Brave, a world wide official, browser, has released a new version that allows you to surf the internet anonymously via Tor.
Brave Browser, however, is popular with anonymous users due to its original privacy features. It now comes with the new feature "Private Tabs with Tor", to confirm its reputation in security.
The Brave team says the new "Private Tabs with Tor" feature will be useful to users looking for extra protection beyond what they can get from their local computer. Private browsing sessions were invented to wipe data from the browser after completing a browsing session. But this way of navigating is not opaque to ISPs and the sites a user visits, which can record the user's movements.
The built-in Tor technology now available at Brave gives you the ability to anonymously move the internet by changing the user's IP address by diverting browser traffic through the Tor network.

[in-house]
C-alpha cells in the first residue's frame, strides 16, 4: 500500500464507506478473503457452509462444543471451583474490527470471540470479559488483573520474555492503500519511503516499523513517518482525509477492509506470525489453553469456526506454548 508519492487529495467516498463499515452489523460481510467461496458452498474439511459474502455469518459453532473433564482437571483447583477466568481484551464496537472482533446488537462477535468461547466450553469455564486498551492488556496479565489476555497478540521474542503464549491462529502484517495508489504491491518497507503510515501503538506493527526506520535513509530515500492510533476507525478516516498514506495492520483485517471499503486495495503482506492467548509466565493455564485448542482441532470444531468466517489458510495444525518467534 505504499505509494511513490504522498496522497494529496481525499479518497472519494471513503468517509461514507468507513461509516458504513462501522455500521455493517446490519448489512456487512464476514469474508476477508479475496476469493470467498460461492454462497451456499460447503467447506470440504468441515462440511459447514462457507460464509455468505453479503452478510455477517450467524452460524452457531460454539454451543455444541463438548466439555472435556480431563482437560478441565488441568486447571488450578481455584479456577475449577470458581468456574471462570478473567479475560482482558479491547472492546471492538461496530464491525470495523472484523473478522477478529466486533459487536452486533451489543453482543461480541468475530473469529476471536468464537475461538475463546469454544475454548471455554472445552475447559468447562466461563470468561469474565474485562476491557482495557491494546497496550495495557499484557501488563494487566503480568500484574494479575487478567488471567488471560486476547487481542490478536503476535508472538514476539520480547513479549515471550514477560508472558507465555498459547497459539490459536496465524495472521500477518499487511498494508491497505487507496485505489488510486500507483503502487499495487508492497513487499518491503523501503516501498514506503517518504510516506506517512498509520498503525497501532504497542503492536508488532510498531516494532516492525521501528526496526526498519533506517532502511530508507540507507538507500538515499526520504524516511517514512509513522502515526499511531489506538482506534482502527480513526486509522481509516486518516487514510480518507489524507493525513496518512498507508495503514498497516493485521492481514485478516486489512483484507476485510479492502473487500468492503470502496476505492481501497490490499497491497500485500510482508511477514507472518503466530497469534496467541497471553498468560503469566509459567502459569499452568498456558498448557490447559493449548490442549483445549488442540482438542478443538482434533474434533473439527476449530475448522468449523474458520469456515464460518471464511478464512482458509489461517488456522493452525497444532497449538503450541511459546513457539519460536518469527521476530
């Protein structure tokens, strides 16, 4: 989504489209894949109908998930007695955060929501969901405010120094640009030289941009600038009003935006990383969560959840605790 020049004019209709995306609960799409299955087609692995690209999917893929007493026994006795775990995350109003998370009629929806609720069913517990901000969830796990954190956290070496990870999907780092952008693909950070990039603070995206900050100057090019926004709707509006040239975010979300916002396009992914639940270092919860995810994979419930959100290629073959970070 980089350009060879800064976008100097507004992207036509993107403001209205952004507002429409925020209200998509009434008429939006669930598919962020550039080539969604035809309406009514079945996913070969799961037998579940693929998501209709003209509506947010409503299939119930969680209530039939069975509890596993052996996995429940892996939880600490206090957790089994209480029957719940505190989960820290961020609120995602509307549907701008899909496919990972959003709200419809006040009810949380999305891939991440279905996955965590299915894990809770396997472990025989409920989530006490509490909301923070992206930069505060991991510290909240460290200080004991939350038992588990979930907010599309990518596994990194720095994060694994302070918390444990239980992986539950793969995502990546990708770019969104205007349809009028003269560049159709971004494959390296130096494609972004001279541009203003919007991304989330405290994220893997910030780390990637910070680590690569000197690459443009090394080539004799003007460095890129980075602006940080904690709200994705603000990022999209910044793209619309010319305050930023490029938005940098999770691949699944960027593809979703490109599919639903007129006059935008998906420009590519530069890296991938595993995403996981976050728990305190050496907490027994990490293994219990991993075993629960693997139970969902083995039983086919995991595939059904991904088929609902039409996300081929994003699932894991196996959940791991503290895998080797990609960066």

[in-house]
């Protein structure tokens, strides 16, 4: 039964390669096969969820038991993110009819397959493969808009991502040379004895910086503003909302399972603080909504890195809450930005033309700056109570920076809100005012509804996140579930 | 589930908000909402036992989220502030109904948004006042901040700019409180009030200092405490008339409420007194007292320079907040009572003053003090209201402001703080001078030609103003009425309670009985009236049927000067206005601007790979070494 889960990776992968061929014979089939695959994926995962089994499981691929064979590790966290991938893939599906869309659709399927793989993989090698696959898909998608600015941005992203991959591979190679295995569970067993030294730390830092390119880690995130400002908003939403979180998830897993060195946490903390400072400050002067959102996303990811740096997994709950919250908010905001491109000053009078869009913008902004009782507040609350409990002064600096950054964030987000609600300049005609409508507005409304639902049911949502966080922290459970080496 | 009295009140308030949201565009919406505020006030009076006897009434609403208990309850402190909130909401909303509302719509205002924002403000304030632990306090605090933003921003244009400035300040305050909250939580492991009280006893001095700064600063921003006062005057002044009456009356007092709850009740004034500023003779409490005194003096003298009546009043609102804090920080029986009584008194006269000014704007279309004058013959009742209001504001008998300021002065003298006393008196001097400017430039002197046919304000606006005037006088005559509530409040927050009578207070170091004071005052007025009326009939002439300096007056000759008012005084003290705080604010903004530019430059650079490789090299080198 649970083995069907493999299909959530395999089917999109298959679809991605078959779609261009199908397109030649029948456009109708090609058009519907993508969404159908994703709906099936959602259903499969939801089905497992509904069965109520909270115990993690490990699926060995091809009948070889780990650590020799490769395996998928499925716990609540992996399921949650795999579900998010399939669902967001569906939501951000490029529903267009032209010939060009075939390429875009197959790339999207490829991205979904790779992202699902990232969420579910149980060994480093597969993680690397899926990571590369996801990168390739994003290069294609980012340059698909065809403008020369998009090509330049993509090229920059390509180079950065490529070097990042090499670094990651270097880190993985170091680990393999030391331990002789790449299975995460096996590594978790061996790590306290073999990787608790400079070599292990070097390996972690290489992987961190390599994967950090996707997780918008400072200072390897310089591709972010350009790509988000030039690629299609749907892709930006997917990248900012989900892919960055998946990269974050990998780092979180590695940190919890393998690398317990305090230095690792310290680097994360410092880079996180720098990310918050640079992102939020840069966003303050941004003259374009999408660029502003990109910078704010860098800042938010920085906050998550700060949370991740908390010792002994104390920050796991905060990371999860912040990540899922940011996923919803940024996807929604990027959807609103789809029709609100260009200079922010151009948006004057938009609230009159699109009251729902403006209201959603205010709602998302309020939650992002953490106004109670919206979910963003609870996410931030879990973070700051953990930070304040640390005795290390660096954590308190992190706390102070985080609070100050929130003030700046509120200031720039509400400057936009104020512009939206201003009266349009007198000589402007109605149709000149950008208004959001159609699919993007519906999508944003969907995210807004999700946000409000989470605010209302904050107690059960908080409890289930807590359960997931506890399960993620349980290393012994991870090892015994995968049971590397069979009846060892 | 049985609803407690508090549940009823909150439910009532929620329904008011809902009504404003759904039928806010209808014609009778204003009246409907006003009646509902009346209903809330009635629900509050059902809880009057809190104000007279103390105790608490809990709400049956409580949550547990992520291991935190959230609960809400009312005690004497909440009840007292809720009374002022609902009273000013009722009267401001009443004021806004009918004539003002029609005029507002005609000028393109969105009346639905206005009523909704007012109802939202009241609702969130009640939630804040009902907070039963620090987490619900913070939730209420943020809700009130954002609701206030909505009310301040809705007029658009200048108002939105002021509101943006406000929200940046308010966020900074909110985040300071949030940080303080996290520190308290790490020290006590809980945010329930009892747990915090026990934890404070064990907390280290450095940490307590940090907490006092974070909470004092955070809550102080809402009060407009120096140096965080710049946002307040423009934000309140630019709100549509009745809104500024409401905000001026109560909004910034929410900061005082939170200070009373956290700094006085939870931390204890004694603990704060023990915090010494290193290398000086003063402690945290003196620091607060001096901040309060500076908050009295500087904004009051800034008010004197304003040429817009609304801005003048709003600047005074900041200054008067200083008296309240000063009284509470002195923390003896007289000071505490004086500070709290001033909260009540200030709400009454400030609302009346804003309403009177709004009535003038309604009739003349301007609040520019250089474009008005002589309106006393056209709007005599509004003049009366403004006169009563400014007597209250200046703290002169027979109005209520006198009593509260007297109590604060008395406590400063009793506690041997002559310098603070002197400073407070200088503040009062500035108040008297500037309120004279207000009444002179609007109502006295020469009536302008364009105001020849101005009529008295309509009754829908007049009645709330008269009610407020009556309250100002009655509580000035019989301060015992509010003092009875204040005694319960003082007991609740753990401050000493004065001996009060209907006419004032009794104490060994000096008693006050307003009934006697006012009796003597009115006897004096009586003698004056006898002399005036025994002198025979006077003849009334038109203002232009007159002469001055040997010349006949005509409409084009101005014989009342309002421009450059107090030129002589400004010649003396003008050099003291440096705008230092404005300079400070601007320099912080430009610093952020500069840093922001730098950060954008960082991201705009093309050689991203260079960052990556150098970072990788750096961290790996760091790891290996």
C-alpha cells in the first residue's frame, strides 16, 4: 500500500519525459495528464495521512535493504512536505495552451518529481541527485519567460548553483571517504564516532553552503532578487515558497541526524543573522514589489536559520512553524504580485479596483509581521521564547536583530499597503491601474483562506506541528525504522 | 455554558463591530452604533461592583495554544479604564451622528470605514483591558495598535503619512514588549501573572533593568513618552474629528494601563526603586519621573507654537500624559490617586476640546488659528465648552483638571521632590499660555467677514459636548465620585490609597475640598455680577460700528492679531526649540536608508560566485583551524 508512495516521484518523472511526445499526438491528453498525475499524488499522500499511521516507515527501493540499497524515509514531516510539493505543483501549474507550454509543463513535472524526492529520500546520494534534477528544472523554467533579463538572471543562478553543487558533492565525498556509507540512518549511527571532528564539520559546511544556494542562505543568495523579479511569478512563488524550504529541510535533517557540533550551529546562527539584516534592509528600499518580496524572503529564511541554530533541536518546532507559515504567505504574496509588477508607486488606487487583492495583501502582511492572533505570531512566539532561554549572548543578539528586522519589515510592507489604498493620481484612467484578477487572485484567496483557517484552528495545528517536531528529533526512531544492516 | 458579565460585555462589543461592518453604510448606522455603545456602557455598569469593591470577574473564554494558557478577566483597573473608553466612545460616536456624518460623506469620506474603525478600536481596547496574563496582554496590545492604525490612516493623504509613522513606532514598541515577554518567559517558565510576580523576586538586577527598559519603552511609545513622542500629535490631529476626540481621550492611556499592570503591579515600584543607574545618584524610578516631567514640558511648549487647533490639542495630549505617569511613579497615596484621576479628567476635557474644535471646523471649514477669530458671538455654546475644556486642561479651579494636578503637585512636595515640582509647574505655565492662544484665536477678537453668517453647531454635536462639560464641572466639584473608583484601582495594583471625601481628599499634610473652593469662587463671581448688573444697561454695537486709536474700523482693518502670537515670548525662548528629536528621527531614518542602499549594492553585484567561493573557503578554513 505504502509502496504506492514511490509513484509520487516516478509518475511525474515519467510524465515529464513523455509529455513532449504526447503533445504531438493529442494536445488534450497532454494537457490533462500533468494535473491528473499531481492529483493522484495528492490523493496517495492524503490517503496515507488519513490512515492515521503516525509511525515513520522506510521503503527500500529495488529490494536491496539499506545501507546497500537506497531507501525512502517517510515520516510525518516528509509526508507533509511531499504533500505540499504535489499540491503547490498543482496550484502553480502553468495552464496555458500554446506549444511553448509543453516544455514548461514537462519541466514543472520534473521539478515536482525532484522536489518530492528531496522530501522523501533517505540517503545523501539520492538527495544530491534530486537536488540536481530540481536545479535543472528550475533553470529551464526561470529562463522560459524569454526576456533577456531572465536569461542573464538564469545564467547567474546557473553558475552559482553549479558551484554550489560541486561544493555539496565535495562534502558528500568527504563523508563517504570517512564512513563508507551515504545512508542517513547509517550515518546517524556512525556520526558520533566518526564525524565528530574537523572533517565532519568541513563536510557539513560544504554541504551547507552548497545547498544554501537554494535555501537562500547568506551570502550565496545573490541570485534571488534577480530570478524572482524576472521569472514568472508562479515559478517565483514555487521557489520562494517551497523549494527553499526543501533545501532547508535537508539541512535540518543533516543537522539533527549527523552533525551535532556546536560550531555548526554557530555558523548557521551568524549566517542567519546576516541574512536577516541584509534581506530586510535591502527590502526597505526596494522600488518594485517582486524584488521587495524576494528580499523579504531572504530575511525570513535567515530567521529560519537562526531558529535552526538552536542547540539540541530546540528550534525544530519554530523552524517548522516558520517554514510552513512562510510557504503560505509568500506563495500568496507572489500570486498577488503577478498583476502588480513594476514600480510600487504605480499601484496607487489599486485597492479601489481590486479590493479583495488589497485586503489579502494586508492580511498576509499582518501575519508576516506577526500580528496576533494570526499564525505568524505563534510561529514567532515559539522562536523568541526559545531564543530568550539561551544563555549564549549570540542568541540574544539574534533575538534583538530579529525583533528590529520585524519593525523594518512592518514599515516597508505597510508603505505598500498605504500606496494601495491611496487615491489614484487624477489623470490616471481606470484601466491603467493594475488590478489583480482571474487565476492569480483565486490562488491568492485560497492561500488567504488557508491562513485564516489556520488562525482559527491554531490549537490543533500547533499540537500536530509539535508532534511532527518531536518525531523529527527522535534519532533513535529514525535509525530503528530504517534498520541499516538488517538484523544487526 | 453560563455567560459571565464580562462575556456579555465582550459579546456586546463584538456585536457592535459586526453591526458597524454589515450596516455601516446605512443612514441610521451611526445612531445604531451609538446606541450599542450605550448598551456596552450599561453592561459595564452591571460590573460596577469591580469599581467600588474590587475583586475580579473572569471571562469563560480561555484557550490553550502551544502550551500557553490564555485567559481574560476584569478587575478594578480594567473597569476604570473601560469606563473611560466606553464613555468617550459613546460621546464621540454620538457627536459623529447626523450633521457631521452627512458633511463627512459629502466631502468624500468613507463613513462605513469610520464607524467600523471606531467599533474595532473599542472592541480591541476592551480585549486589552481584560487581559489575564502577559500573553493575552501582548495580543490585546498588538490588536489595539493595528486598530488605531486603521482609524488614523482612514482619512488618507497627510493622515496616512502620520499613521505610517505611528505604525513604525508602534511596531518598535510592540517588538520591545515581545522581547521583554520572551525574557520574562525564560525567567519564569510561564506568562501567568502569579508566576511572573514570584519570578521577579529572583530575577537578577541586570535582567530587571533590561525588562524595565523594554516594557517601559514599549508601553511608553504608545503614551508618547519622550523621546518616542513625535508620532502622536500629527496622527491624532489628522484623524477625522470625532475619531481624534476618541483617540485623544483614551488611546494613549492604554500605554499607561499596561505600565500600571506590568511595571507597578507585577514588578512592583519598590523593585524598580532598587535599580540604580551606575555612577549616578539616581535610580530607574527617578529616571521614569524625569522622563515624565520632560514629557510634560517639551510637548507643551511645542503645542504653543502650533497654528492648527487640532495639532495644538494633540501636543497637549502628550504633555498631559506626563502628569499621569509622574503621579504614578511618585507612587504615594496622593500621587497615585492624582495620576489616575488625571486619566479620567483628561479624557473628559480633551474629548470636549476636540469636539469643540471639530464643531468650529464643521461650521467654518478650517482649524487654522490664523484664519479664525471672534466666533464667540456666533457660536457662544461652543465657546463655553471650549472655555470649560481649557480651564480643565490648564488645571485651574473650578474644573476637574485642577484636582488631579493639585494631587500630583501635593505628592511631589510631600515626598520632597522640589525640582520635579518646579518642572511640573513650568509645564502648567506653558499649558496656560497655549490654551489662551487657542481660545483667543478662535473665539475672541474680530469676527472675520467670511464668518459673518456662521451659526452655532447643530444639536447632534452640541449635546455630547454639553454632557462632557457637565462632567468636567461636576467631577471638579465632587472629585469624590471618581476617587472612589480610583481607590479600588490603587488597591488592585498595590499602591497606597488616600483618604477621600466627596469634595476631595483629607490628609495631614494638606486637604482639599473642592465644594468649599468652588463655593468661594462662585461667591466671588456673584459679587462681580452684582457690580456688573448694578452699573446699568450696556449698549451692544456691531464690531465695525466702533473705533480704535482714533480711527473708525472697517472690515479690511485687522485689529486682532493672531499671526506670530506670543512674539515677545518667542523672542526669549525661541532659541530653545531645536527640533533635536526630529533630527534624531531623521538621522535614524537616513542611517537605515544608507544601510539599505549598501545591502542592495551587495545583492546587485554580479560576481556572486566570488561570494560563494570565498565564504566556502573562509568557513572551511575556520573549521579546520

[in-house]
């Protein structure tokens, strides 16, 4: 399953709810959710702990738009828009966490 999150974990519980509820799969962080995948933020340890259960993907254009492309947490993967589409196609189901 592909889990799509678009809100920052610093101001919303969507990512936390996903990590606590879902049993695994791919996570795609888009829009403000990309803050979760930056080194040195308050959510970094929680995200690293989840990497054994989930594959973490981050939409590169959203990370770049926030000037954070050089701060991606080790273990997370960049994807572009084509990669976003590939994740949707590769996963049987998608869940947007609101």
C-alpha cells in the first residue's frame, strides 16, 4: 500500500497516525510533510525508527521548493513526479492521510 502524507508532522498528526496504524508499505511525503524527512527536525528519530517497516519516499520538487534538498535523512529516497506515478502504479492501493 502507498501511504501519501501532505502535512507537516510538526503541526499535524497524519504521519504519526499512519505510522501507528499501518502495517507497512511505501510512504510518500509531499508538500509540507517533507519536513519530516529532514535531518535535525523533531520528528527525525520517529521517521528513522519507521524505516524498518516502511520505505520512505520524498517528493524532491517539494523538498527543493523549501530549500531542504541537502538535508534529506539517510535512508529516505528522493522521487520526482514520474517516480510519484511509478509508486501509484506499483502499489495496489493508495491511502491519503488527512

Although Brave does not yet have a stable version as it is under development and whatever version has been released so far is in beta, it is particularly popular in circles interested in protecting personal data. This is because Brave's default configuration blocks ads, tracking scripts, and encryption mining scripts.
Brave's private browsing tabs do not store users' browsing history or cookies, and they also use the DuckDuckGo search engine (a non-user search engine) as the browser's default search provider.
The version of Brave released today, including Tor support, is v0.23 beta. You can download it from Brave website. It runs on Windows 32 and 64 Bit, macOS10.9 +, and in 64 bit linux for Debian-Ubuntu-Mint-Fedora-OpenSUSE. Runs on a smartphone on Android and iOS.